Loxahatchee National Wildlife Refuge


Loxahatchee National Wildlife Refuge

The 147,392 acre (596 km²) Arthur R. Marshall Loxahatchee National Wildlife Refuge includes the most northern remnant of the historic Everglades wetland ecosystem. Located in Palm Beach County, Florida, west of Boynton Beach, FL., Loxahatchee is one of over 500 national wildlife refuges located throughout the United States and administered by the United States Fish and Wildlife Service. The refuge not only preserves and protects native wildlife, but also offers compatible public recreational and educational opportunities including walking trails, a canoe trail, bike trail, boat ramps, fishing platform, observation towers, butterfly garden, and a visitor center. It is home to alligator, the endangered Snail Kite, and as many as 257 species of birds. As such, it has been designated a 'gateway site' for the Great Florida Birding Trail.

Not quite all of the convert|147392|acre|km2|sing=on refuge is Everglades marsh habitat. A four hundred acre bald cypress swamp is the largest remaining remnant of a cypress strand that once separated the pine flatwoods in the east from the Everglades marshes. A boardwalk into the swamp gives the visitor a chance for an up-close swamp experience without getting his or her feet wet. Hurricane Wilma damaged the refuge in October, 2005, and the administration building was condemned.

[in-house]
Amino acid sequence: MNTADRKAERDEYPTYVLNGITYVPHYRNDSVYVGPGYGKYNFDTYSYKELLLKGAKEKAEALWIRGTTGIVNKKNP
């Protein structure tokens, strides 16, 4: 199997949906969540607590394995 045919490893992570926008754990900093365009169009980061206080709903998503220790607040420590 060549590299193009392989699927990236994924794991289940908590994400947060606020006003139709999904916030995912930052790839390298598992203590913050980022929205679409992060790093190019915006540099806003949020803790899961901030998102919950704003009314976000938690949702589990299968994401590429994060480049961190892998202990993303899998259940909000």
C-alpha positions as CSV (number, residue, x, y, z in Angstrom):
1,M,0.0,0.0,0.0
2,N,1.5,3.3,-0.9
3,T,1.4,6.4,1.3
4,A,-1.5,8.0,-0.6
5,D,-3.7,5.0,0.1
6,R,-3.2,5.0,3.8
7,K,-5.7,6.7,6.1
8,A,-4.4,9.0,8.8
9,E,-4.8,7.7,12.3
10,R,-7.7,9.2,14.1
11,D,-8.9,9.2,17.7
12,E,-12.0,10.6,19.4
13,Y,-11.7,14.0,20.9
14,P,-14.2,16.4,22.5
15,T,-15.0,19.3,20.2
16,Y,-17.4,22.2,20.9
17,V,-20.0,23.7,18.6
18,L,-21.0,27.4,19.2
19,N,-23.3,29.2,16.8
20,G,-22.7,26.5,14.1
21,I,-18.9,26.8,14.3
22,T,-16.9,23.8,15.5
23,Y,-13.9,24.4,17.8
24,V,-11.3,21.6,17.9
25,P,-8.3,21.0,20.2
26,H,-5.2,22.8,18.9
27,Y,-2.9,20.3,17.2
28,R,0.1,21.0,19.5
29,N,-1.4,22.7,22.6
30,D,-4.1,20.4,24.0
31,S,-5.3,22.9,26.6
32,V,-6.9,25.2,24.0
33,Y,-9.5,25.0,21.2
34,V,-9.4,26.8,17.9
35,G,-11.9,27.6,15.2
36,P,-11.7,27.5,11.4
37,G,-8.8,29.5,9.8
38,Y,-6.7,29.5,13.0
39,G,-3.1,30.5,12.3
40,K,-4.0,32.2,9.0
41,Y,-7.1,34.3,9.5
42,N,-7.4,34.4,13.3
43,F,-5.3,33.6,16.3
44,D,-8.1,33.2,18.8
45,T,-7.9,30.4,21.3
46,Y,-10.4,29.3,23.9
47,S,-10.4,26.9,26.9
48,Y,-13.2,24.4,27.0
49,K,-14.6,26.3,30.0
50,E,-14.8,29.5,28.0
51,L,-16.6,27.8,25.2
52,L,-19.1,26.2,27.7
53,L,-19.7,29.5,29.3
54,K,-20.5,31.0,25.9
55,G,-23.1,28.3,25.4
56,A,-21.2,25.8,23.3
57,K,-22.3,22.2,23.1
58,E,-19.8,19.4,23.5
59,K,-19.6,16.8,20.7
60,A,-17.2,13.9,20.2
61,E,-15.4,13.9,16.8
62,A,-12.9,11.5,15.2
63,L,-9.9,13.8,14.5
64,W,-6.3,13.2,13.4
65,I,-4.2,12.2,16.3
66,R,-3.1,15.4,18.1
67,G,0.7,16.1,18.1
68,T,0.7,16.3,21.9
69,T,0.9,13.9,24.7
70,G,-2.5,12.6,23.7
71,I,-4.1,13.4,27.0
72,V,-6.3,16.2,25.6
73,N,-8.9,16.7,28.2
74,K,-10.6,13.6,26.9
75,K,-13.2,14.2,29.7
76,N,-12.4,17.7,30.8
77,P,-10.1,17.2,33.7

Despite all of its treasures, the refuge is in serious danger of quickly becoming an exclusive haven for invasive plants, especially the melaleuca tree and Old World climbing fern, both rapidly growing non-native species, which are quickly overgrowing the native flora and are likely not compatible with the native wildlife.

References

*Part of this article incorporates text from the US Fish and Wildlife Service, which is in the public domain.

External links

* [http://loxahatchee.fws.gov Arthur R. Marshall National Wildlife Refuge]
* [http://www.loxahatcheefriends.com/ Friends of Loxahatchee]
* [http://www.artmarshall.org/ The Arthur R. Marshall Foundation]
* [http://www.evergladestrail.org/ The Everglades Trail]


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